When it comes to baseball, the mind is unreliable and selective in what it remembers. Games and seasons blend into to one another and most second basemen or relief pitchers fade from view forever soon after they leave the diamond for good. Old teams and players live on only as lines of statistics in massive baseball encyclopedias or deep historical databases. Lost, too, are the millions of moments that make up every game. But Roger Angell has been quite good, over the years, at capturing those moments and preserving them as though in amber. And so, in reading his collection of baseball pieces that span more than forty years, one feels a bit like the lucky archeologist who has stumbled upon magnificent specimens so exquisitely preserved as to seem positively lifelike. Angell writes with almost scientific precision: “With the strange insect gaze of his shining eyeglasses, with his ominous Boche-like helmet pulled low… Reggie Jackson makes a frightening figure at bat.” Angell is not just an observer; he is also the ultimate fan, rooting for childhood favorites or for a team whose story has caught his fancy that particular year. Game Time is laid out like the baseball year, with pieces about the languor and anticipation of spring training in the beginning and closing with multi-faceted recollections of several past World Series. The many pieces taken together are like one long summer spanning forty years, a summer when you went to the ballpark frequently but listened to most of the games on the radio on the back porch at dusk.
The poker craze may have peaked, but it was a big thing there for a bit. About five years ago, ESPN’s prominent televising of the World Series of Poker and the emergence and proliferation of online poker sites where amateur card sharps could test their skills against other players around the globe fueled an explosion of interest in what was once a back-room pastime. To a lesser extent, a pair of books fanned the flames as well: James McManus’ Positively Fifth Street, a journalist and amateur poker player’s tale of parlaying an advance for a Harper’s piece on the World Series (and other related topics) into a miracle run to the final table and Ben Mezrich’s Bringing Down the House, an apparently substantially apocryphal tale of MIT geeks who used their considerable mathematical abilities to bilk millions from Las Vegas casinos using card counting schemes. (Yes, the latter is about blackjack, but it seemed aimed squarely at the suddenly booming poker market and tapped into the same “get rich quick” bravado.)So, for the many poker novices who have taken up no-limit hold’em over the last few years, whether via a neighborhood game, or more likely online, the earlier, though not to say more innocent, years of no-limit hold’em and the World Series of Poker will be surprising in many ways.Such was my reaction to reading The Biggest Game in Town, a journalistic account of the 1981 World Series of Poker by New Yorker contributor and accomplished essayist, novelist, and poet A. Alvarez. On the one hand, it is interesting to know, some twenty years before ESPN began broadcasting poker seemingly every day, that the World Series, held annually since 1970 at Binion’s Horseshoe Casino, was a notable event even back then. Alvarez describes “television teams trail[ing] their cables around the room,” major newspapers carrying the results, and spectators “packed against the rails.” At the same time, these early years seem almost impossibly quaint compared to the madness that is described on TV now. In 1981, there were 75 entrants competing for $375,000 in prize money. In 2007, it was 6,358 going after $8.25 million (and that was down from 8,773 and $12 million the prior year). Alvarez’s description of the players’ introductions sums up the scene:Jack Binion climbed onto a chair at the back of the room… He motioned for quiet, did not get it, then introduced the players over the babble of the casino: name, place of origin, a word or so of praise. His favorite description was “plenty tough.”This familial atmosphere allows for Alvarez to paint compelling profiles of a dozen or so of the participants. Unlike the online moonlighters and poker tourists that you might find at the World Series nowadays, these are hard-bitten bunch, and more candidly hooked on gambling than any drug addict and as prone to peaks and crashes. From the likes of Amarillo Slim, Johnny Moss, and Nick “the Greek” Dandalos emerges Doyle Brunson, a survivor in the poker world, thanks both to an uncharacteristically even-keeled demeanor compared to most of the poker pros that Alvarez meets and to a popular and highly technical poker manual he wrote, Doyle Brunson’s Super System: A Course in Power Poker. It’s not uncommon to see Brunson on ESPN still today, revered as a poker god among the hordes of newcomers. Even his children have become celebrity poker players.While Brunson and his small-town Texas bonhomie are at the heart of the book, his colleagues provide the color. What’s particularly interesting is that this book, far more than McManus’ Fifth Street, is a book about addicts. It just happens that these addicts are incredibly good at what they do and so can improbably make a living at it, albeit one that sometimes has them losing hundreds of thousands in a matter of hours and opening a line of credit with a casino (or some shadier operation) in order to get back on track.The World Series, we surmise, is just an attempt clean up poker and market these latter day cowboys for the tourists. It’s telling that the World Series itself isn’t particularly interesting to the participants, Alvarez, or this reader, rather it’s the numerous “cash games” that spring up when the world’s top poker players occupy the same zip code. In these games, which Alvarez describes with something like awe, the $375,000 that World Series participants spend a week competing for might be lost (and won) in a single hand. Members of the top-tier poker fraternity compete ruthlessly, and have no qualms about absolutely cleaning out the deep-pocketed amateur who gets in over his head. It’s an ugly world, lived in windowless rooms with smoky air, and trailing lost jobs and broken families. There’s glamor and excitement in the sums involved but, Alvarez’s book makes clear, never satisfaction.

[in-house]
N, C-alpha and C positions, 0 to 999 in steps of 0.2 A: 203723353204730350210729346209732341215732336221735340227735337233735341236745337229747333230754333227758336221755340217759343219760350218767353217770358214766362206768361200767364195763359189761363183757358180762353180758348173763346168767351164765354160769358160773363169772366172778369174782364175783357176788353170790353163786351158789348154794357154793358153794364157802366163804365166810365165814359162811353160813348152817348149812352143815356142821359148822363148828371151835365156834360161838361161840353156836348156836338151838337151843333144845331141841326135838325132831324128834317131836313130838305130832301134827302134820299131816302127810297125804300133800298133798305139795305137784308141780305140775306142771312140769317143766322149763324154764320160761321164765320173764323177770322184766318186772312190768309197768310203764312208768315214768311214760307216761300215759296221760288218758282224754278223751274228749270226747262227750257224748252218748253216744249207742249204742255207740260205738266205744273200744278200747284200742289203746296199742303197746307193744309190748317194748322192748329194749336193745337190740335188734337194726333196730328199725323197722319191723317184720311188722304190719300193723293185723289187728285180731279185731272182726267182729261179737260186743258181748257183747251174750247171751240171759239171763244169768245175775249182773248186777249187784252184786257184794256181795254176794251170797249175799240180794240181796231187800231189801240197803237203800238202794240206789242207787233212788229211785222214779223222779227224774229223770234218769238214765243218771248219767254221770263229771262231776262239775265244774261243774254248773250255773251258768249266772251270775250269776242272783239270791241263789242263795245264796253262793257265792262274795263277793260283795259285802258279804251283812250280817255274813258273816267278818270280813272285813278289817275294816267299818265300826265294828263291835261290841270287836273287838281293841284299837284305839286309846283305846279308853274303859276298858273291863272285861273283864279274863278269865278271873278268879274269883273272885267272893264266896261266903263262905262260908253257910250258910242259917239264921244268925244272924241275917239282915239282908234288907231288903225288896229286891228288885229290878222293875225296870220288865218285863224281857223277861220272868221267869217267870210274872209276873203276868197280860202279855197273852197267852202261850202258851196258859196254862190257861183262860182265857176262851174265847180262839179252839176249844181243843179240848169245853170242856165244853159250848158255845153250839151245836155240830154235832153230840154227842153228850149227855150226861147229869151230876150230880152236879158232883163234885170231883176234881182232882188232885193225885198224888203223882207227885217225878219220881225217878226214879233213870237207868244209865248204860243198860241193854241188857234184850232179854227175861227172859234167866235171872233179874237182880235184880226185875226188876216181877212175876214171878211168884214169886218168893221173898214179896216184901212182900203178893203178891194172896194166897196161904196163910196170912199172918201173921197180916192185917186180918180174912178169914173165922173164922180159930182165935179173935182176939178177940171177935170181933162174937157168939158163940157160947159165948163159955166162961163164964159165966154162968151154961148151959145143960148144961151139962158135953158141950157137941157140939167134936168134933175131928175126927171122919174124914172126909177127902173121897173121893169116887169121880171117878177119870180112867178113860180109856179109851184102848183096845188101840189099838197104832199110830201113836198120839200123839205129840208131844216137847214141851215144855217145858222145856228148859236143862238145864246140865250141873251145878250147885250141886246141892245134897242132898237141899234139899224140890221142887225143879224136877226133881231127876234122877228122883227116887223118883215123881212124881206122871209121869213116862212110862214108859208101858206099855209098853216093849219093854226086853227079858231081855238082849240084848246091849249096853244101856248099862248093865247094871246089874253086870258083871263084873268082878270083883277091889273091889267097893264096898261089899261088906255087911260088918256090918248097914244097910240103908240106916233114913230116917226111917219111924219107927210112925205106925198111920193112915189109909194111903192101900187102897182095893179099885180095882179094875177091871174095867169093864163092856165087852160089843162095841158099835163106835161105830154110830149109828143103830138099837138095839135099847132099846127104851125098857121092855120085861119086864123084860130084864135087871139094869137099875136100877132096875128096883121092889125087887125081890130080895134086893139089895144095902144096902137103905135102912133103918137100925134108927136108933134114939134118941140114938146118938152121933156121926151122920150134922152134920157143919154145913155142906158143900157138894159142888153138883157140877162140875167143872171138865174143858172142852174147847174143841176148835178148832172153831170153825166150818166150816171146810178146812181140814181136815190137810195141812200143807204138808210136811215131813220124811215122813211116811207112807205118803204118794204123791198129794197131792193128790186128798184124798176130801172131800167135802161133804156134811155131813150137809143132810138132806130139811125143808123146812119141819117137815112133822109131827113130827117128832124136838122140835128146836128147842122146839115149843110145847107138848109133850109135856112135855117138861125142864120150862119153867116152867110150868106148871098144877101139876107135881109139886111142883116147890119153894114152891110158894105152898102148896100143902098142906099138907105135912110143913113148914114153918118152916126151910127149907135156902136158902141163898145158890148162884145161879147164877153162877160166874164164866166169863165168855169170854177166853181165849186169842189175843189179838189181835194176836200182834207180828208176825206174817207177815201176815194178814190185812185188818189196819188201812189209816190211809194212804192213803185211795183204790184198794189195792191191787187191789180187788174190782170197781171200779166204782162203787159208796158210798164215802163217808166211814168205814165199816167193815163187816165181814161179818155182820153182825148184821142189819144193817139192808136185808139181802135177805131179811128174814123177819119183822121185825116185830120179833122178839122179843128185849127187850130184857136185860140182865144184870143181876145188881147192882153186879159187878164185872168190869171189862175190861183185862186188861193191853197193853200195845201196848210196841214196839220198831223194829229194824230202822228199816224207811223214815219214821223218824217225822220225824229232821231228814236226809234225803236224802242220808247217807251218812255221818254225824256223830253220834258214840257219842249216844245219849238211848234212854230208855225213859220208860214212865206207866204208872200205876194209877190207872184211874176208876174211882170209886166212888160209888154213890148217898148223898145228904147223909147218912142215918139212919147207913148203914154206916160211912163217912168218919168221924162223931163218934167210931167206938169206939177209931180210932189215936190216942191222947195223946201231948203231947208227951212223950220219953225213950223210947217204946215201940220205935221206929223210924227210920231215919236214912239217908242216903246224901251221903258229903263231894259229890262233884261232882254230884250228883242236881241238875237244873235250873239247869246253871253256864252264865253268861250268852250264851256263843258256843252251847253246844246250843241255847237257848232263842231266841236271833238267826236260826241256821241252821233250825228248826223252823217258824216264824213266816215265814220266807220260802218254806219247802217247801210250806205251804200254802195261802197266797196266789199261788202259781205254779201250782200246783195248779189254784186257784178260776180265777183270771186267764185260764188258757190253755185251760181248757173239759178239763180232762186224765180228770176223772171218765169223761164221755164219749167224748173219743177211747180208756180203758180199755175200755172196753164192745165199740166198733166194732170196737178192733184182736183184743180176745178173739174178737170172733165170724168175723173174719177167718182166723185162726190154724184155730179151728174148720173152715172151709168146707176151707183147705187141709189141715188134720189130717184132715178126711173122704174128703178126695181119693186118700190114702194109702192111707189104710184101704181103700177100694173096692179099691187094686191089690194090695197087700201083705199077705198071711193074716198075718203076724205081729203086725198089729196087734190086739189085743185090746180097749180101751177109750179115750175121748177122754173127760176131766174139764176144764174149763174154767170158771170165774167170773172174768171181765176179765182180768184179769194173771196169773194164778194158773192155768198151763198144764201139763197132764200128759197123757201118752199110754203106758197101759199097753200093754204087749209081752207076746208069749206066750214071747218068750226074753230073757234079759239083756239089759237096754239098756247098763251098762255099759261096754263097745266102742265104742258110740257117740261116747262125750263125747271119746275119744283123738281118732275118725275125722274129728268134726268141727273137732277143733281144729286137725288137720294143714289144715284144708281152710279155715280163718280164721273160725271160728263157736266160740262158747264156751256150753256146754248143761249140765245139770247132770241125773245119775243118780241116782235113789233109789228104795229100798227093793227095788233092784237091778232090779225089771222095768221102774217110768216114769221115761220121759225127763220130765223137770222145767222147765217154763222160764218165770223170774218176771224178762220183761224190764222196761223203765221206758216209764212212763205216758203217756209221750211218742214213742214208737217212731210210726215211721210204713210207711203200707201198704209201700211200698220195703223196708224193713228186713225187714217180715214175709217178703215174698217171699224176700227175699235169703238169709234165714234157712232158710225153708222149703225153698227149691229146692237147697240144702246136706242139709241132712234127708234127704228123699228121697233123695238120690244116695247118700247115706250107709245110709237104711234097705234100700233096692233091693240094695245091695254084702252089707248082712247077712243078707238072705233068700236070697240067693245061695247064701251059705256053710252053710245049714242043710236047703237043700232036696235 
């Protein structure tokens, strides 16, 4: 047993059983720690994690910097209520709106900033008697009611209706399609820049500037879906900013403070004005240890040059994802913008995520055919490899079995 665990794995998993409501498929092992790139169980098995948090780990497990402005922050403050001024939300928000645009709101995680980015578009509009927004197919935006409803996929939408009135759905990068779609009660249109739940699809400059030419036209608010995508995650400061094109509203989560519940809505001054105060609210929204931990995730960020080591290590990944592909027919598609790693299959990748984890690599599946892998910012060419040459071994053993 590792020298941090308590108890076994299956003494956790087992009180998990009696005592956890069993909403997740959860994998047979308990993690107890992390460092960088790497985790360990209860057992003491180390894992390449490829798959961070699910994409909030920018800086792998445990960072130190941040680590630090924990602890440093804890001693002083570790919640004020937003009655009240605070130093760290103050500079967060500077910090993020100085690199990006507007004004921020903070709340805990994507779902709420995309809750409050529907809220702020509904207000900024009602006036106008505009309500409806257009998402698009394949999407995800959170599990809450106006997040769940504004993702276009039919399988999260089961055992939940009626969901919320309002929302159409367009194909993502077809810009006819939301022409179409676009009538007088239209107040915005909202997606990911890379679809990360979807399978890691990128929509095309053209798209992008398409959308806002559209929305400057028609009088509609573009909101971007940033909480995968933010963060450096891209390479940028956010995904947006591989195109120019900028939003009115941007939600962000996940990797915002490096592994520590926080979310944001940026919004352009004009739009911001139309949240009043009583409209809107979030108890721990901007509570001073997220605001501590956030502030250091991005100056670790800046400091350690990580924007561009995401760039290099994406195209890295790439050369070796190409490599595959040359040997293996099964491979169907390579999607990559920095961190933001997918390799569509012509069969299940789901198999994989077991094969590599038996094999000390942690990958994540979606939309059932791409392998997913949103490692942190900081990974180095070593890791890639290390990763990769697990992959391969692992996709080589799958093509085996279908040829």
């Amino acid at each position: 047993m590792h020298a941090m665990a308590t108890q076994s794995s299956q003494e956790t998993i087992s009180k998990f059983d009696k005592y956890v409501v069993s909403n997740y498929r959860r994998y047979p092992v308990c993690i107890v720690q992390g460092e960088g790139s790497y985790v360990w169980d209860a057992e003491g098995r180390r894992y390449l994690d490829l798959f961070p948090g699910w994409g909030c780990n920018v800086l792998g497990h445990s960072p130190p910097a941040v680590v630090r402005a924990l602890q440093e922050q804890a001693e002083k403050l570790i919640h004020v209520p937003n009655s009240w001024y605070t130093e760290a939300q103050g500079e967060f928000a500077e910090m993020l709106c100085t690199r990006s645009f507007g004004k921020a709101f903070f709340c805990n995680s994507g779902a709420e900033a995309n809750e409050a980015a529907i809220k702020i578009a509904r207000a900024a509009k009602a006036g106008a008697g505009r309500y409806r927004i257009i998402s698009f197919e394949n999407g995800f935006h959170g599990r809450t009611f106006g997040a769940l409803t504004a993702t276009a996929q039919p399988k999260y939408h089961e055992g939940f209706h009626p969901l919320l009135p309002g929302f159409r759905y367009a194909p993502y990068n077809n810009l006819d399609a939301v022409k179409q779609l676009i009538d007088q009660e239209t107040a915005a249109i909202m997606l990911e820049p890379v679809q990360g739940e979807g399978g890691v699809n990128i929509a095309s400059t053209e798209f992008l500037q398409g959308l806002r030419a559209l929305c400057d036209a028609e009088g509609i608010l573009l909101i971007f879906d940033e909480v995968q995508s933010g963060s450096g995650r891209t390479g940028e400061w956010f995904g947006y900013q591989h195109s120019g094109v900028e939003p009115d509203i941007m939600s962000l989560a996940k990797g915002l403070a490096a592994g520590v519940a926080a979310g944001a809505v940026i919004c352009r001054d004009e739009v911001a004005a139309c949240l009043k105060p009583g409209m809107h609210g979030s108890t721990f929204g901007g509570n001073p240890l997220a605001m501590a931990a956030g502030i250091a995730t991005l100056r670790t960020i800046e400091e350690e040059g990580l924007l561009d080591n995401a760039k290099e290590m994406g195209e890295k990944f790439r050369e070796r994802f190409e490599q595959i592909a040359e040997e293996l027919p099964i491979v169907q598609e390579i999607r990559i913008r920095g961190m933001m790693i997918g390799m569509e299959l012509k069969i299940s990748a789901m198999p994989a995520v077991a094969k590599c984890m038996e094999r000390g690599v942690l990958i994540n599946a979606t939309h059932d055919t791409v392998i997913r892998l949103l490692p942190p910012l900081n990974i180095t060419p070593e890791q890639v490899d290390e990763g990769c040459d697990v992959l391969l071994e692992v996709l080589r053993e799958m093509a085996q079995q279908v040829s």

If life is a novel, death is an editor. It strikes through every extraneous detail. It erases periods of divagation, inactivity, and muddle. What’s left is the stuff of obituaries and of eulogies: stories that fit together with a retrospective snap. Applied to public figures who spend their lives “on message,” this tendency to condense may even represent a kind of fulfillment. Writers are an odd subspecies of public figure, however – an expansively private one – and when a writer dies, our journalistic last rites run the risk of cutting his million-word testimony down to a stingy clutch of nouns. Thus David Foster Wallace and John Updike, the two greatest literary losses of the last year, get reduced to “difficulty” and “depression” (in the former case) and to “virtuosity” and “complacency” (in the latter).Another quirk of writers, though: they bequeath us the tools we need to reach our own conclusions, without the mediation of professionals. For those disinclined to snap judgments, the death of a novelist may invite a long – even leisurely – period of reconsideration. Meandering through the back catalogue (it’s all back catalogue now) even longtime readers may stumble on a different writer than the one they thought they knew.This spring, I found myself returning to Updike’s fiction of the late ’60s and early ’70s, and I was startled by how it diverged from my memory of it. In particular, I was bowled over by the strangeness, the reckless compassion, and the emotional power of Rabbit Redux (1971). Late in life, Updike published a slimmer novel called Terrorist, which met with distinctly mixed reviews. Reviewers found fault with Rabbit Redux, as well, Updike confesses in his introduction to the Rabbit Angstrom omnibus. But, in its ardent engagement with the revolutionary zeitgeist of Nixon-era America, Rabbit Redux now looks to be Updike’s great novel of the age of political terror.The novel, the first sequel to the celebrated Rabbit, Run, opens with Harry “Rabbit” Angstrom, American Everyman, more or less reconciled with the wife he abandoned in the earlier book. Updike lovingly describes the creature comforts that surround the Angstroms in Penn Villas, a middle-class suburb of decaying Brewer, Pennsylvania: their “flagstone porchlet,” their “door with its three baby windows arranged like three steps, echoing the door-chime of three stepped tones.” Their son Nelson is on the cusp of puberty, astronauts are about to make a moon landing, and all is right with the world, or at least hunky-dory.Rabbit soon discovers, however, that his wife, Janice, is contemplating an abandonment of her own. Now a working woman, she has succumbed to the charms of her coworker, Charlie Stavros. Stavros shows her an emotional and sexual solicitude Harry has never been capable of. The hell of it is, Harry can’t bring himself to hate Janice, or even her lover, an upwardly mobile, politically progressive ethnic food aficionado who seems to hail from some distant, shag-carpeted planet. Updike – the poet laureate of infidelity – can’t bring himself to hate the adulterers either. Indeed, both author and protagonist take Janice’s sexual awakening as an opportunity to interrogate the Eisenhower-era values of which Harry Angstrom is a repository… and to find them, in their inflexibility, wanting.Updike, who openly admired many of those values, has sometimes been characterized by writers to his left as a reactionary. However, a bravura early scene in which Angstrom and Stavros debate the war in Vietnam exposes this as a caricature. We sympathize with Stavros, who “‘can’t get too turned-on about cops bopping hippies on the head and the Pentagon playing cowboys and Indians all over the globe.'” He tells Janice, of Harry, “‘See how little and tight his mouth gets when he talks about politics?'” And we sympathize with Harry, who claims not to think about politics. “‘That’s one of my Goddam precious American rights,” he says, “not to think about politics… And it really burns me up to listen to hotshot crap-car salesmen dripping with Vitalis sitting on their plumped-up asses bitching about a country that’s been stuffing goodies into their mouth ever since they were born.” To which Charlie retorts, “‘I want to follow your reasoning. Tell me about the goodies we’ve been stuffing into Vietnam.'”More than Bellow in Mr. Sammler’s Planet (that other great response to ’60s-era unrest, and surely an influence here) Updike is willing to interrogate his own biases, to exercise negative capability. He seems to conclude that politics are personal on both sides of the ideological divide. Rabbit can’t disentangle the message from the messenger; Stavros can’t see what a lousy messenger he is. Which doesn’t mean they can’t try. Stavros will eventually try to persuade Janice to return to her husband. And Harry will touchingly parrot Stavros’ point-of-view later in the book, in an attempt to enlighten Janice’s father. Indeed, by this point, Rabbit Redux has assumed a form borrowed from the counterculture Updike is supposed to have hated: the consciousness-raising session.The middle section of the book, wherein Janice moves out of the house – is a long, strange, irresponsible trip. Harry begins smoking dope and exploring the down-and-out side of Brewer. He entangles himself with a teenage runaway named Jill and a petty criminal-cum-black-nationalist named Skeeter. Updike’s willingness to hurl himself into the thicket of American race relations is remarkable. “The bus has too many Negroes,” Harry thinks, at one point.Two of the men in the shop are Negroes, Farnsworth and Buchanan, you didn’t even notice; at least they remember how to laugh. Sad business, being a Negro man, always underpaid… But against these educated tolerant thoughts leans a certain fear; [Harry] doesn’t see why they have to be so noisyThis is what the world of many white male characters in novels might look like, stripped of political correctness and bad faith. I can imagine readers who are black, or are women, or both, taking exception to Jill and Skeeter, who hover somewhere between character and symbol. But Harry’s re-education at the hands of these outcasts, his awakening to the sources of his own basic good fortune, precipitates a real change in him. Perhaps it even precipitated a change in suburban readers, circa 1971, as a novel more deferential to pieties or circumspect about stereotypes could not.A prominent critic condemned a later Updike novel, In the Beauty of the Lilies, for its “theological complacency.” For all I know, he may have been right. But this verdict is far too narrow to contain the vast corpus Updike left behind. Rabbit Redux shows a writer willing as few other American novelists are (Norman Rush comes to mind) to suspend judgment on his characters’ political, philosophical, moral, and theological failings – to love them anyway. Indeed, it is characteristic of Updike that the “rhetoric of social protest and revolt… antithetical to [his] Fifties education” (as he puts it in the omnibus introduction) aroused not his defenses, but his curiosity.Agitated by the times, his limpid prose in this book approaches the visionary. Near the end, Harry thinks of Jill, now gone, and remembers “her daughterly blind grass-green looking to him for more than shelter.” We are reminded, adverbially, of the daughter Harry lost in Rabbit, Run. Yet even in his redoubled grief – that extraordinary, comma-less catharsis – there is some hopeful green stuff woven. Rilke wrote that beauty was merely the beginning of the arc of terror. Rabbit Redux suggests a corollary: that terror may sometimes be the beginning of the arc of beauty.